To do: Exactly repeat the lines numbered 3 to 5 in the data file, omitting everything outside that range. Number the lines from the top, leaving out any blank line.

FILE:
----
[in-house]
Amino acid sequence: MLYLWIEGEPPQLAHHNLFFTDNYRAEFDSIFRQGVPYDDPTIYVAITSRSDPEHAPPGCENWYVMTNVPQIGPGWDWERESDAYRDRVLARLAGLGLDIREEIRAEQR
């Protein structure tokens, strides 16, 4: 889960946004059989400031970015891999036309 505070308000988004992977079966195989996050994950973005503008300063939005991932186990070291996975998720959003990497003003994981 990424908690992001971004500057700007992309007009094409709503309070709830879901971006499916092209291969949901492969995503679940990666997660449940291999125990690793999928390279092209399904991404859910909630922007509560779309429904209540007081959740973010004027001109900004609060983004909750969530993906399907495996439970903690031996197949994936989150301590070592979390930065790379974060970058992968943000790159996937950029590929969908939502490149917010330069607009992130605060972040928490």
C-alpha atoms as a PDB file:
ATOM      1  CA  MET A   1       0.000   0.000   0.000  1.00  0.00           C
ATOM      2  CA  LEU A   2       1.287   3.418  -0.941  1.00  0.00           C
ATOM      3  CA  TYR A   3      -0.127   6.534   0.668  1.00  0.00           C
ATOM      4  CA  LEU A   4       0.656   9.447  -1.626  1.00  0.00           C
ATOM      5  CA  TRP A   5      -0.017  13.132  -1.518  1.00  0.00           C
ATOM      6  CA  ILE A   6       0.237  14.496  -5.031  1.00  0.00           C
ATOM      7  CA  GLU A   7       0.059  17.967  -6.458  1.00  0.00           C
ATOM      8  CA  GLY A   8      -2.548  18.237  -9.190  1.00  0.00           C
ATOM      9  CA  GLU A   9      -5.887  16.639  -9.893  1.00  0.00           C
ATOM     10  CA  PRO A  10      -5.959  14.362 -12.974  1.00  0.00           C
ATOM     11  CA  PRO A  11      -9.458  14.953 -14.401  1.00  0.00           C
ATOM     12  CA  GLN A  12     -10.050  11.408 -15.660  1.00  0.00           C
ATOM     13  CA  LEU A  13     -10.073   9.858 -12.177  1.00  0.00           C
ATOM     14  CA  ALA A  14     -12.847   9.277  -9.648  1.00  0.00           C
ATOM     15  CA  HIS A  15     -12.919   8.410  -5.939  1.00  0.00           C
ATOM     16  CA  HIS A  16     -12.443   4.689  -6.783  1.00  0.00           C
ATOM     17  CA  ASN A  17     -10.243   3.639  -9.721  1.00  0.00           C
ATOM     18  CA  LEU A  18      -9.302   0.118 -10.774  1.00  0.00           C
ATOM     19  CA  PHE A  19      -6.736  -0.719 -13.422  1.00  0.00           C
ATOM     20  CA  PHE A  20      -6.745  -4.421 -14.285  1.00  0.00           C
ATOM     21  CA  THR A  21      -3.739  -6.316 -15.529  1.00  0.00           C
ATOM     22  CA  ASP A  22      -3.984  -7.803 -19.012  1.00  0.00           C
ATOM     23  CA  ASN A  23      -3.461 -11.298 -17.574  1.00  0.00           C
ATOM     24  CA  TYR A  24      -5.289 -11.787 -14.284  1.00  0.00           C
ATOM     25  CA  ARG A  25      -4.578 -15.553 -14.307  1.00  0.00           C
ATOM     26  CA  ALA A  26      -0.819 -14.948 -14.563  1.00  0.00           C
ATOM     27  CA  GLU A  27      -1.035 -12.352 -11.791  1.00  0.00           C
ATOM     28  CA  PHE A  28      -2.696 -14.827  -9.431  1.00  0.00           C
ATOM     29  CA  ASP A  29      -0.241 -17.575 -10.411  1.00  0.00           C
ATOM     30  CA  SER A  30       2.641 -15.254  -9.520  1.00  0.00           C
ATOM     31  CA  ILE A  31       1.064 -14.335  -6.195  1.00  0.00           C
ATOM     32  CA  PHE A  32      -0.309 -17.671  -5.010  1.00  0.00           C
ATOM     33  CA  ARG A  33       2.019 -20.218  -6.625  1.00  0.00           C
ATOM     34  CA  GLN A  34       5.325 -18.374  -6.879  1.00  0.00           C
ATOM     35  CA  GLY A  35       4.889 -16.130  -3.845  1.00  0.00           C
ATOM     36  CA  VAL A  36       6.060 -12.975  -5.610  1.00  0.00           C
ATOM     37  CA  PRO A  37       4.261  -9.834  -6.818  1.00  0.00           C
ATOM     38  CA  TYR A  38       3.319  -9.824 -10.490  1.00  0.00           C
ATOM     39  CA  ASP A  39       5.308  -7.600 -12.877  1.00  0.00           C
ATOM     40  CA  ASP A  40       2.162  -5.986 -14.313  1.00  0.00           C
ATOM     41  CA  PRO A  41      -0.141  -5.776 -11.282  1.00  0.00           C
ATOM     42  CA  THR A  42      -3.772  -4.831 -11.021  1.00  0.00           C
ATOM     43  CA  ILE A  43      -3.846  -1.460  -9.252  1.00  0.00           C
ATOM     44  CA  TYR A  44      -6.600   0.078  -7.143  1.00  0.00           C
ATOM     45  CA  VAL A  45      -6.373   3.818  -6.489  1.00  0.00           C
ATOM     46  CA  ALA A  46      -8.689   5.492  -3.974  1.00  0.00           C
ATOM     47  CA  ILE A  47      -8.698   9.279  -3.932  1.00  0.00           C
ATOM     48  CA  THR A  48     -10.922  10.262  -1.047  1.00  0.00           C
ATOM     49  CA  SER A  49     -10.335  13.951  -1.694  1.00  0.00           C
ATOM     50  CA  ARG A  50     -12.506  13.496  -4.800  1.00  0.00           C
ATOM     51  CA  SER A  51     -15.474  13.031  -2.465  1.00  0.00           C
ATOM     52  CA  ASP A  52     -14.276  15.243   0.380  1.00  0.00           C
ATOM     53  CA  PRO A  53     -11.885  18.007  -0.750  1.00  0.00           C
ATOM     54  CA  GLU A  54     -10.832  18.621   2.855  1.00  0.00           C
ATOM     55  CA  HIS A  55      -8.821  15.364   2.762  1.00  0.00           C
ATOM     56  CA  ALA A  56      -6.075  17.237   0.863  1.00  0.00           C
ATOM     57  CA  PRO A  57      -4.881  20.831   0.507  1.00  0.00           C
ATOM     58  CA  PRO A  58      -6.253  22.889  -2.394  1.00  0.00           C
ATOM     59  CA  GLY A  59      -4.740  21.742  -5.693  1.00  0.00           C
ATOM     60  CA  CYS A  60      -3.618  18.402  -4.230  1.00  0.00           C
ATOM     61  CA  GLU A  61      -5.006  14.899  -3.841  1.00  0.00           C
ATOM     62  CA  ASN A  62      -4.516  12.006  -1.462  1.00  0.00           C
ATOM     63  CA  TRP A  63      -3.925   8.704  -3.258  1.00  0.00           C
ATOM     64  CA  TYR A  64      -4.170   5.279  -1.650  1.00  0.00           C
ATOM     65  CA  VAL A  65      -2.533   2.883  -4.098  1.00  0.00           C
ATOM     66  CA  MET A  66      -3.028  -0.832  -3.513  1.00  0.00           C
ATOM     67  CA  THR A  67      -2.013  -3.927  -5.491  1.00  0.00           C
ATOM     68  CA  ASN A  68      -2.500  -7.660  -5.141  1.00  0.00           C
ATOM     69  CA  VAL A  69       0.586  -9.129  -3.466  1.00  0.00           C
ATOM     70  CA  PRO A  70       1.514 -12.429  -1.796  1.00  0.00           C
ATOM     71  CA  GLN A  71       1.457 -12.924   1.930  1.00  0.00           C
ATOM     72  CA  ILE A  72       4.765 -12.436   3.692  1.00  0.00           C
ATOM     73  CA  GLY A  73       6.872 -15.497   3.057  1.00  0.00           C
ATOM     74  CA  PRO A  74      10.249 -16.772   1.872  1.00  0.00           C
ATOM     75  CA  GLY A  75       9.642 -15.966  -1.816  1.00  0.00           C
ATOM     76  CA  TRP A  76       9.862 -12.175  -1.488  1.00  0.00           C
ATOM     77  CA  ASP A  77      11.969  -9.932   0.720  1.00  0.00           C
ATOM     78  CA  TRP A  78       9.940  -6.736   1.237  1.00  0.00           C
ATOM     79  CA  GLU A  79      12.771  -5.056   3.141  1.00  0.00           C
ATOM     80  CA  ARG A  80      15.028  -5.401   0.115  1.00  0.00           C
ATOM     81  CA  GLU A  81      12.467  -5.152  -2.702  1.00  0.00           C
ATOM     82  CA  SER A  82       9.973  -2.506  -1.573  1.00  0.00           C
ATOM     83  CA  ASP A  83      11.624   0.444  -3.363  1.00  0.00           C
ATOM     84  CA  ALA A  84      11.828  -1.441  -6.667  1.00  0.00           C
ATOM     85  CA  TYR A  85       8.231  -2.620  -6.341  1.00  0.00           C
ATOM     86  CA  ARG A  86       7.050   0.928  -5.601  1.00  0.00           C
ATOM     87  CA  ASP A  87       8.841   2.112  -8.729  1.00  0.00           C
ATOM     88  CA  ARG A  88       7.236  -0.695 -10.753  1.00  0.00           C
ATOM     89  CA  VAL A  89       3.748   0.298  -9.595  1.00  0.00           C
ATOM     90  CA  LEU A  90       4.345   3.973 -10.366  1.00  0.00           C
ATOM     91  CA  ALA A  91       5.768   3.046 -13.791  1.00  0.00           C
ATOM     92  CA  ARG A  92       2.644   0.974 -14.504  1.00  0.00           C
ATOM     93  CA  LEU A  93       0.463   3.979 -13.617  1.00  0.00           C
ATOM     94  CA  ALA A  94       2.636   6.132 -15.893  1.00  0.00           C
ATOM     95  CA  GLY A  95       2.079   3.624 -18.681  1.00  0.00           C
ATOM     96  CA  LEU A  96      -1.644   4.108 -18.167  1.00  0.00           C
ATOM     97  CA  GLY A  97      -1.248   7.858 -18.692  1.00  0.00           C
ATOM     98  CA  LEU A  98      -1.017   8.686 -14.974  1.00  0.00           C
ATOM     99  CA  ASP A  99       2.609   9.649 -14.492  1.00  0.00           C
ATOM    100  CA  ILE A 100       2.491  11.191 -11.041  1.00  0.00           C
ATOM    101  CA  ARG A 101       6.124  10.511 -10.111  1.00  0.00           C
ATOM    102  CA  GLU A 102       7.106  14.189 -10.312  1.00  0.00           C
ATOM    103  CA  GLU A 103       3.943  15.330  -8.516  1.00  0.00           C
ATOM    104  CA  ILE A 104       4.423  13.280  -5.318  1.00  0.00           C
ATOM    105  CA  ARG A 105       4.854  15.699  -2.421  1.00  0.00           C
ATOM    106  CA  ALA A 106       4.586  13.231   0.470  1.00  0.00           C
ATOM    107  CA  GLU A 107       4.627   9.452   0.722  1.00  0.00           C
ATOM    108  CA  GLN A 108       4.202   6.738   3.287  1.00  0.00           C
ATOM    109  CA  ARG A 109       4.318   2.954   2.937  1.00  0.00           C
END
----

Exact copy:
């Protein structure tokens, strides 16, 4: 889960946004059989400031970015891999036309 505070308000988004992977079966195989996050994950973005503008300063939005991932186990070291996975998720959003990497003003994981 990424908690992001971004500057700007992309007009094409709503309070709830879901971006499916092209291969949901492969995503679940990666997660449940291999125990690793999928390279092209399904991404859910909630922007509560779309429904209540007081959740973010004027001109900004609060983004909750969530993906399907495996439970903690031996197949994936989150301590070592979390930065790379974060970058992968943000790159996937950029590929969908939502490149917010330069607009992130605060972040928490």
C-alpha atoms as a PDB file:
ATOM      1  CA  MET A   1       0.000   0.000   0.000  1.00  0.00           C